“EVERYONE JUST LEAVE ME ALONE!”: WORKING WITH FEARFUL AND RESISTANT VICTIMS
By Susan Clark
In this workshop we will explore the psychological dynamics involved in victims’ interactions with criminal justice professionals. Faced with a volatile mix of anger, alarm, denial and unpredictable responses – how professionals can communicate effectively with traumatized and resistant victims.
HOW WOMEN CAN PROTECT THEMSELVES
By James A. Savage, Jr. and Kristen Howell
This is a two-part workshop. The first part will present a number of simple security and emergency planning measures designed specifically for women as well as effective strategies that can be adapted and used by police officers and other professionals to deliver these important learning points to their constituents and communities. Also covered will be several aspects of personal safety and security to include travel, shopping, home, school and work that often are overlooked or not commonly known
The second part of the workshop will discuss safety planning for battered women who are either in abusive relationships or trying to safely terminate those relationships. Safety planning techniques include how to be emotionally and physically safe from the batterer, as well as how to manage the batterer when he is violent and when he is the Honeymoon stage and promising change. This presentation will also go beyond the run-of-the-mill safety planning techniques by helping domestic violence experts identify and train women how to augment their own survival skills with skills to effectively leave and leave safely; as well how to maintain safety in a technologically advanced world where hiding is no longer a plausible strategy.
“MY DADDY HURT MY MOMMY”: INTERVIEWING CHILD WITNESSES TO CRIMES AGAINST WOMEN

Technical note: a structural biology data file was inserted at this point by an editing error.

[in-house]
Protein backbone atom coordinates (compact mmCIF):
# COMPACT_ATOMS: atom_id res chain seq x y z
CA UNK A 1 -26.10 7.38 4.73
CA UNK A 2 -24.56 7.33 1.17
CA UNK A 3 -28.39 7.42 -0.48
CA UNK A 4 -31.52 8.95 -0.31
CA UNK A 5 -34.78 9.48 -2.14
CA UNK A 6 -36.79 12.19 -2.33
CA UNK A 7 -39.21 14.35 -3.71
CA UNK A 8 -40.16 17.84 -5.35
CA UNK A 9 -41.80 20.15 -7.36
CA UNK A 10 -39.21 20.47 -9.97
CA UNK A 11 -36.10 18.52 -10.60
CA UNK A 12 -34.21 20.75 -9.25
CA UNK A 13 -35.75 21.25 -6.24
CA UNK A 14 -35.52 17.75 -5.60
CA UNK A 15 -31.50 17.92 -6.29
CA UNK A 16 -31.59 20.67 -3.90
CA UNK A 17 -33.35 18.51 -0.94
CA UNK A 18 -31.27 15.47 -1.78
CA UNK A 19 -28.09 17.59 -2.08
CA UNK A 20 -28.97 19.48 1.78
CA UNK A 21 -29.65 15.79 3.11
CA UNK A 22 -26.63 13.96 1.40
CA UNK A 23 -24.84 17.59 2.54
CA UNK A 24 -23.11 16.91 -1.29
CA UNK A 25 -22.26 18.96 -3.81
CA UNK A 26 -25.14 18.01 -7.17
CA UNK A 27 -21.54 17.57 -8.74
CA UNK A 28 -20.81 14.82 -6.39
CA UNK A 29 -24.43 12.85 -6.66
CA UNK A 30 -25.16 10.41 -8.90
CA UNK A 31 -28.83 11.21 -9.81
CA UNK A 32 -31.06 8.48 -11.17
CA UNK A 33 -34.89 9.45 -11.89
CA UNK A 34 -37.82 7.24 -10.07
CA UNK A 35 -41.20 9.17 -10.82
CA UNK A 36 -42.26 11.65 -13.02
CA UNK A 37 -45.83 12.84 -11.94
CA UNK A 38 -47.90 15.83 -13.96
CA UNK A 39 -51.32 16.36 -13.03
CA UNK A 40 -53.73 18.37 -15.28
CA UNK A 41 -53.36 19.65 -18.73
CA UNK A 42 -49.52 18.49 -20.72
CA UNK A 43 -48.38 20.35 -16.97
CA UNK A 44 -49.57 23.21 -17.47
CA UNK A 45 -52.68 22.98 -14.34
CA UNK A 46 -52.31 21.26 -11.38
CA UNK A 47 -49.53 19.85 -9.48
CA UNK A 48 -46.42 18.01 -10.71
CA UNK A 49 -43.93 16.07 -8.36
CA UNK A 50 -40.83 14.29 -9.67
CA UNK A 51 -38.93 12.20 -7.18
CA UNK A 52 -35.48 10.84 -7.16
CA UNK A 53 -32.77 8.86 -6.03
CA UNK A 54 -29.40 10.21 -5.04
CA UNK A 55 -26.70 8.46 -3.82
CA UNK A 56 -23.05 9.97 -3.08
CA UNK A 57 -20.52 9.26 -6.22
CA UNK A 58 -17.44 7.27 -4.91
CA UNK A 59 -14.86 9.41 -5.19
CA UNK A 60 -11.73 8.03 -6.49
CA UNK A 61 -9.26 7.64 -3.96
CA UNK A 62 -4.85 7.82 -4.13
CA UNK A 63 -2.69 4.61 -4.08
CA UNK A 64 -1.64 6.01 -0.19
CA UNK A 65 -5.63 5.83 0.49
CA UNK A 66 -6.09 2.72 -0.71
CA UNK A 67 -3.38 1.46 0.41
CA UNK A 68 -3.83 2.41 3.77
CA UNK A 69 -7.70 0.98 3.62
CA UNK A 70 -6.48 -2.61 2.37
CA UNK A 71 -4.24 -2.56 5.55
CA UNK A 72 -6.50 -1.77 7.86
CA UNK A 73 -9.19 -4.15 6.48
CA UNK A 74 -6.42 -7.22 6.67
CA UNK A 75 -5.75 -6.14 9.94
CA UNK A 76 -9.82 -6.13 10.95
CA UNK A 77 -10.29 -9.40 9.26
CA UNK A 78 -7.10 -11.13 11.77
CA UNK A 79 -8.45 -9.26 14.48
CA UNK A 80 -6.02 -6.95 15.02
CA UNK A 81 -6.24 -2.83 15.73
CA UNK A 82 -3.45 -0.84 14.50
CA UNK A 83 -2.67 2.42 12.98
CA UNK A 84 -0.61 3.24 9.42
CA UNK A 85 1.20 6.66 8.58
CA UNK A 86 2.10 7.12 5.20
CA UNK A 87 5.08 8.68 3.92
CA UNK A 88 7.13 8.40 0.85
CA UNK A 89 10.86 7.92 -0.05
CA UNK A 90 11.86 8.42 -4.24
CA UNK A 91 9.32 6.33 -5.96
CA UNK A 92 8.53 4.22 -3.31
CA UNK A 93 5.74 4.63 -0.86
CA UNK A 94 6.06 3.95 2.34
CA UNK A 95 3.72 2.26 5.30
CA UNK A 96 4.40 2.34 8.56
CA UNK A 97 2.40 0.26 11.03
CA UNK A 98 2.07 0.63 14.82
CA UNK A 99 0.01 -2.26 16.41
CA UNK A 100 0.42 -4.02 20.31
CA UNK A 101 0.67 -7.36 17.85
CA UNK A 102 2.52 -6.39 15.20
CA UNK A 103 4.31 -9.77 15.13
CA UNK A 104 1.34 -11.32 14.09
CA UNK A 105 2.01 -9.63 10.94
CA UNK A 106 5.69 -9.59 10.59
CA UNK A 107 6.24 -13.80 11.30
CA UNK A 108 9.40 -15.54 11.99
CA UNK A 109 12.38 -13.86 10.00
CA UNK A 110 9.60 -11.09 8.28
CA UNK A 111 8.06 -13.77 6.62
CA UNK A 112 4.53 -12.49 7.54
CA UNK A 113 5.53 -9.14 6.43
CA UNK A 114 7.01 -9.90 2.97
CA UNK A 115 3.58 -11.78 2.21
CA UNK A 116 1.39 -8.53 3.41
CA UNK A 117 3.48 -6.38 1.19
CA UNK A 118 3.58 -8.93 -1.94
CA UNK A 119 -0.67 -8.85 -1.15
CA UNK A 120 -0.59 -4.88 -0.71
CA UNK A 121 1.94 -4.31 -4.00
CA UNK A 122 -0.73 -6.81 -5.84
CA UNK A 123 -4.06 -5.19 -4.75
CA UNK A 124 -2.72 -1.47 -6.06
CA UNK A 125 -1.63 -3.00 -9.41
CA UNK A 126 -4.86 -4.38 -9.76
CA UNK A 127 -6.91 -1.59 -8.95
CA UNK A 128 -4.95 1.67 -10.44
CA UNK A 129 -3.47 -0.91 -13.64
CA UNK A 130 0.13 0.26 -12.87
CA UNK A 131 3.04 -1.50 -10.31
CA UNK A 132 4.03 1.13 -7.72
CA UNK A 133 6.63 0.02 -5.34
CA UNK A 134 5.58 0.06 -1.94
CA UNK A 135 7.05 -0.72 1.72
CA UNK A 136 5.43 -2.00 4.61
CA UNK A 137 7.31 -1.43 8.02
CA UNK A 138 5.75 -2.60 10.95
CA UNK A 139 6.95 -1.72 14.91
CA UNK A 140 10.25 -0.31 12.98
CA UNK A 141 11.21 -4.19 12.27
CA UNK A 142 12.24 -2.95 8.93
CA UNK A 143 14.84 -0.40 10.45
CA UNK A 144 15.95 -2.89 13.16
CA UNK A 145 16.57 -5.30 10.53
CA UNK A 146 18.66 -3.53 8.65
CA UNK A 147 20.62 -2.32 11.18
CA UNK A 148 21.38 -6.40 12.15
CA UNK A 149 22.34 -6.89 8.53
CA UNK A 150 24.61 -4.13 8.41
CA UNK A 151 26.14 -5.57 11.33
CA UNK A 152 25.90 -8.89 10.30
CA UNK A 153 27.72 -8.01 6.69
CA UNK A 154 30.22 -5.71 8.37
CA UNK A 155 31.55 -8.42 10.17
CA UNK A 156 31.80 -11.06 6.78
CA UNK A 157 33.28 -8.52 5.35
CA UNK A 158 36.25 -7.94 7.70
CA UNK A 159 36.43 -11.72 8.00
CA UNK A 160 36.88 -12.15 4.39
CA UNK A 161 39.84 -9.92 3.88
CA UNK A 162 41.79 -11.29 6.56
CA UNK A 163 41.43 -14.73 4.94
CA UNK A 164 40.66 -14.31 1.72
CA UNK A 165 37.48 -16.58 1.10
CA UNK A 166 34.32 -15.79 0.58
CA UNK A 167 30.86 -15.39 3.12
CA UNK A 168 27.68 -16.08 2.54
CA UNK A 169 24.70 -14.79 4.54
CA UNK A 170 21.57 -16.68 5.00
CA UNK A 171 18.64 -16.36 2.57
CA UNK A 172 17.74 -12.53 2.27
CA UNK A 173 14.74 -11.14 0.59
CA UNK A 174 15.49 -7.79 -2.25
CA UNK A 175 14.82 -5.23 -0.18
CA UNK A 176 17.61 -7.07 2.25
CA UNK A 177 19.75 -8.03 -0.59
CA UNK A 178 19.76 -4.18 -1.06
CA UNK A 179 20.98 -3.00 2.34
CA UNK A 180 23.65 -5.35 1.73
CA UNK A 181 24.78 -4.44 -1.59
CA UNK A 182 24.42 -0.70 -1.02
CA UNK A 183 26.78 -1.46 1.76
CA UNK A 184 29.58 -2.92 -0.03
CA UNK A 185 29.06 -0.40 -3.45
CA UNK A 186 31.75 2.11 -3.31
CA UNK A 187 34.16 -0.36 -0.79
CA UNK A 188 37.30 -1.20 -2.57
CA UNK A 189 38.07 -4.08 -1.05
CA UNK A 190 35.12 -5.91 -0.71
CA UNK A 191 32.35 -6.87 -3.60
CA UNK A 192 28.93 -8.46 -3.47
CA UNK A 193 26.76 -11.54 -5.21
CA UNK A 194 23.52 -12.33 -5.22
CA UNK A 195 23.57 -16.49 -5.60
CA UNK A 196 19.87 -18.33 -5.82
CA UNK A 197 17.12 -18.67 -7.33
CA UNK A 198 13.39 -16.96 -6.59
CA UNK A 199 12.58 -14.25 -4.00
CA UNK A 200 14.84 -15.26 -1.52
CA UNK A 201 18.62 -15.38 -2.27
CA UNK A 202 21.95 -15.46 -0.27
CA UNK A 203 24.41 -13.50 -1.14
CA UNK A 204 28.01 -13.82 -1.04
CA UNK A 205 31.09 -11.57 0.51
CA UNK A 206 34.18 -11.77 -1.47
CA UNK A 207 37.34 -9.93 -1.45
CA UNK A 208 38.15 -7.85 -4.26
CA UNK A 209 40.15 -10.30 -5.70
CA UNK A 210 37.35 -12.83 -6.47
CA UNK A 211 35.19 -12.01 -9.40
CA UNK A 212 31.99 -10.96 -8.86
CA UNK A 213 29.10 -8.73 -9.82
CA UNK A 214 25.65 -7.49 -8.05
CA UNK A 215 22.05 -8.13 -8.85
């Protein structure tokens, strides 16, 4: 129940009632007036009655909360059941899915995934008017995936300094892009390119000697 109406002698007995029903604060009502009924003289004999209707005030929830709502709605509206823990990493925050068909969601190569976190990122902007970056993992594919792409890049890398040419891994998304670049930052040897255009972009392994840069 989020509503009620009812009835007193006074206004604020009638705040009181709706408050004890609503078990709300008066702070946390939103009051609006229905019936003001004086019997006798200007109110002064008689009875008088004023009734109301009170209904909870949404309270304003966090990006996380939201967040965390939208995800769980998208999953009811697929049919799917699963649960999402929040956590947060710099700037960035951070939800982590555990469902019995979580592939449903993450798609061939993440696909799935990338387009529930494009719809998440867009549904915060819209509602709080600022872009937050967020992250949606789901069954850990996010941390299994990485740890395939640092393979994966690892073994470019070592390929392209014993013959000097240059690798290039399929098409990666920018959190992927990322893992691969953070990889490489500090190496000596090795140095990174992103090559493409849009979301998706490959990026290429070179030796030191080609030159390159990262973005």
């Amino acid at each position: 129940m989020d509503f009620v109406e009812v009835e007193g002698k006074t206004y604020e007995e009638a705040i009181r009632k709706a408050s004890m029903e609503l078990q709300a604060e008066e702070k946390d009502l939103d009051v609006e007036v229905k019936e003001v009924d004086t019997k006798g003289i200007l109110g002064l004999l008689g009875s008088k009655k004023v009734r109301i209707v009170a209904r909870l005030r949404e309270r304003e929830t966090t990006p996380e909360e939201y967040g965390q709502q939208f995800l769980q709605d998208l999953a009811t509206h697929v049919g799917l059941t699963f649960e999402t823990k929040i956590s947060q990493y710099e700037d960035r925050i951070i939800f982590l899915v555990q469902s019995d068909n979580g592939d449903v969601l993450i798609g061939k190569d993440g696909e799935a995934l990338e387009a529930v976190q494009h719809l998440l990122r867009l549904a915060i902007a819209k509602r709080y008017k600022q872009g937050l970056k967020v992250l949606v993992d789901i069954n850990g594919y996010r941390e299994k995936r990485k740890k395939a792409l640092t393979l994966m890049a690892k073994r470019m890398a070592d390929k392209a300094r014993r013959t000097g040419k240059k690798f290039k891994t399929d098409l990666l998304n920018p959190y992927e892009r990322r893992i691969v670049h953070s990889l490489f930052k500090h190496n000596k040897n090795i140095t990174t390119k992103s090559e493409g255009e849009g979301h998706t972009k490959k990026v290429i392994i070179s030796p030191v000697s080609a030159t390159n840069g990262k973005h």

By Irish Burch
This workshop will provide investigators and others with an overview on the importance of forensically interviewing children who have been exposed to violence. It will provide participants with an understanding on the types of information that can be gathered and how the interview process can aid in gathering key information for their investigation.
VIOLENCE AGAINST WOMEN GOES HIGH TECH
By Cindy Southworth
From Caller ID Spoofing to stalking victims through social networking sites, abusers are misusing new high-tech tools to commit the age-old crimes of domestic and dating violence, sexual assault, and stalking. Learn how everything from GPS to Spyware to Virtual Worlds can be misused to harm a victims and how agencies can become more tech savvy to address these crimes, safety plan with victims, and safely incorporate technology into their own work.
SERIAL SEXUAL ASSAULT AND OFFENDER CHARACTERISTICS
By Craig Ackley
This workshop will present information on the different types of offenders who commit sexually assaults. Included in this presentation will be a focus on understanding offender characteristics, motivations, and risk for violence.
UNIQUE APPROACHES TO INTERVIEWING POTENTIAL VICTIMS OF HUMAN TRAFFICKING
By Bill Bernstein
This workshop will be an interactive training that will address the crime of human trafficking from the perspective of helping the victims. It will include a discussion of many of the obstacles faced by those interviewers of human trafficking victims. Techniques and strategies for overcoming these obstacles will be presented.